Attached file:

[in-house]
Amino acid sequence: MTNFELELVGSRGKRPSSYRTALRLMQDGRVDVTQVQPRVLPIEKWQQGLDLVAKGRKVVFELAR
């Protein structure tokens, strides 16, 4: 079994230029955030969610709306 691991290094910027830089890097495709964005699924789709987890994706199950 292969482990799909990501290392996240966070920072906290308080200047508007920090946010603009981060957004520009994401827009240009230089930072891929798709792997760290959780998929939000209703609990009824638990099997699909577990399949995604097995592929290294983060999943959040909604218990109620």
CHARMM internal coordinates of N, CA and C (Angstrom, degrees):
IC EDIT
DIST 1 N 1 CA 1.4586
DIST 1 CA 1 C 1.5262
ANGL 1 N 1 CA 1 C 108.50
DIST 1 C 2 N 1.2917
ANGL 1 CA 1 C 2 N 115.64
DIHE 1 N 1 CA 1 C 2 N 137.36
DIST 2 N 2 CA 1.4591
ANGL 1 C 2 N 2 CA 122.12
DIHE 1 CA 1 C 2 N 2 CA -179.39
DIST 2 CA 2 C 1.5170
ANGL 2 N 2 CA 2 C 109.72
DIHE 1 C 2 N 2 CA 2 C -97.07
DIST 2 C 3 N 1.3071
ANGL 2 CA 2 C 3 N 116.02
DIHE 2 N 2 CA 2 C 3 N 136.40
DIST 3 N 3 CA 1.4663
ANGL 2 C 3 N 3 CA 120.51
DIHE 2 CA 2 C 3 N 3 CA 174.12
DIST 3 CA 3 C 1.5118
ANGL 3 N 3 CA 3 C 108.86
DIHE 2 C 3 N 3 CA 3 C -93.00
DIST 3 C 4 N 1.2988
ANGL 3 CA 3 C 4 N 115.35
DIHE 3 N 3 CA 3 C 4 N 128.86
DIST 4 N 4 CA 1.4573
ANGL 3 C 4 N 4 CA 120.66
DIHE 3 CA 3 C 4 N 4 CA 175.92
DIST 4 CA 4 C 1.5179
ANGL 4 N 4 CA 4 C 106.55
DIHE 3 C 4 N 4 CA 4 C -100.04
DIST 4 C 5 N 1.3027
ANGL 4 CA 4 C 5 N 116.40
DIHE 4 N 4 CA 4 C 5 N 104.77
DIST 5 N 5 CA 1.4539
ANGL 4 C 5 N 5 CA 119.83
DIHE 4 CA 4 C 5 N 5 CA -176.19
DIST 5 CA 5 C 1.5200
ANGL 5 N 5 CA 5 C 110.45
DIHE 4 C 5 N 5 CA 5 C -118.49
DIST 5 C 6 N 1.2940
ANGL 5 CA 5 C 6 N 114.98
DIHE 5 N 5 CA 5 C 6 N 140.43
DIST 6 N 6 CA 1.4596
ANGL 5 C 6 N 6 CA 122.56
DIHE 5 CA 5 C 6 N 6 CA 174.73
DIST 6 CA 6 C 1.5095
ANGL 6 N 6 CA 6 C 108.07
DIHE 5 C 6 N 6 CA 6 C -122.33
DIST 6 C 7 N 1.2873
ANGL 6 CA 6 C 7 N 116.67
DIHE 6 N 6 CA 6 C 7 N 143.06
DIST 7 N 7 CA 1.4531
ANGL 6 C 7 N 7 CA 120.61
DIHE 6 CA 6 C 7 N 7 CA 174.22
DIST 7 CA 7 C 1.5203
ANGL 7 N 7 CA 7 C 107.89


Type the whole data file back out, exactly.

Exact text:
[in-house]
Amino acid sequence: MTNFELELVGSRGKRPSSYRTALRLMQDGRVDVTQVQPRVLPIEKWQQGLDLVAKGRKVVFELAR
């Protein structure tokens, strides 16, 4: 079994230029955030969610709306 691991290094910027830089890097495709964005699924789709987890994706199950 292969482990799909990501290392996240966070920072906290308080200047508007920090946010603009981060957004520009994401827009240009230089930072891929798709792997760290959780998929939000209703609990009824638990099997699909577990399949995604097995592929290294983060999943959040909604218990109620």
CHARMM internal coordinates of N, CA and C (Angstrom, degrees):
IC EDIT
DIST 1 N 1 CA 1.4586
DIST 1 CA 1 C 1.5262
ANGL 1 N 1 CA 1 C 108.50
DIST 1 C 2 N 1.2917
ANGL 1 CA 1 C 2 N 115.64
DIHE 1 N 1 CA 1 C 2 N 137.36
DIST 2 N 2 CA 1.4591
ANGL 1 C 2 N 2 CA 122.12
DIHE 1 CA 1 C 2 N 2 CA -179.39
DIST 2 CA 2 C 1.5170
ANGL 2 N 2 CA 2 C 109.72
DIHE 1 C 2 N 2 CA 2 C -97.07
DIST 2 C 3 N 1.3071
ANGL 2 CA 2 C 3 N 116.02
DIHE 2 N 2 CA 2 C 3 N 136.40
DIST 3 N 3 CA 1.4663
ANGL 2 C 3 N 3 CA 120.51
DIHE 2 CA 2 C 3 N 3 CA 174.12
DIST 3 CA 3 C 1.5118
ANGL 3 N 3 CA 3 C 108.86
DIHE 2 C 3 N 3 CA 3 C -93.00
DIST 3 C 4 N 1.2988
ANGL 3 CA 3 C 4 N 115.35
DIHE 3 N 3 CA 3 C 4 N 128.86
DIST 4 N 4 CA 1.4573
ANGL 3 C 4 N 4 CA 120.66
DIHE 3 CA 3 C 4 N 4 CA 175.92
DIST 4 CA 4 C 1.5179
ANGL 4 N 4 CA 4 C 106.55
DIHE 3 C 4 N 4 CA 4 C -100.04
DIST 4 C 5 N 1.3027
ANGL 4 CA 4 C 5 N 116.40
DIHE 4 N 4 CA 4 C 5 N 104.77
DIST 5 N 5 CA 1.4539
ANGL 4 C 5 N 5 CA 119.83
DIHE 4 CA 4 C 5 N 5 CA -176.19
DIST 5 CA 5 C 1.5200
ANGL 5 N 5 CA 5 C 110.45
DIHE 4 C 5 N 5 CA 5 C -118.49
DIST 5 C 6 N 1.2940
ANGL 5 CA 5 C 6 N 114.98
DIHE 5 N 5 CA 5 C 6 N 140.43
DIST 6 N 6 CA 1.4596
ANGL 5 C 6 N 6 CA 122.56
DIHE 5 CA 5 C 6 N 6 CA 174.73
DIST 6 CA 6 C 1.5095
ANGL 6 N 6 CA 6 C 108.07
DIHE 5 C 6 N 6 CA 6 C -122.33
DIST 6 C 7 N 1.2873
ANGL 6 CA 6 C 7 N 116.67
DIHE 6 N 6 CA 6 C 7 N 143.06
DIST 7 N 7 CA 1.4531
ANGL 6 C 7 N 7 CA 120.61
DIHE 6 CA 6 C 7 N 7 CA 174.22
DIST 7 CA 7 C 1.5203
ANGL 7 N 7 CA 7 C 107.89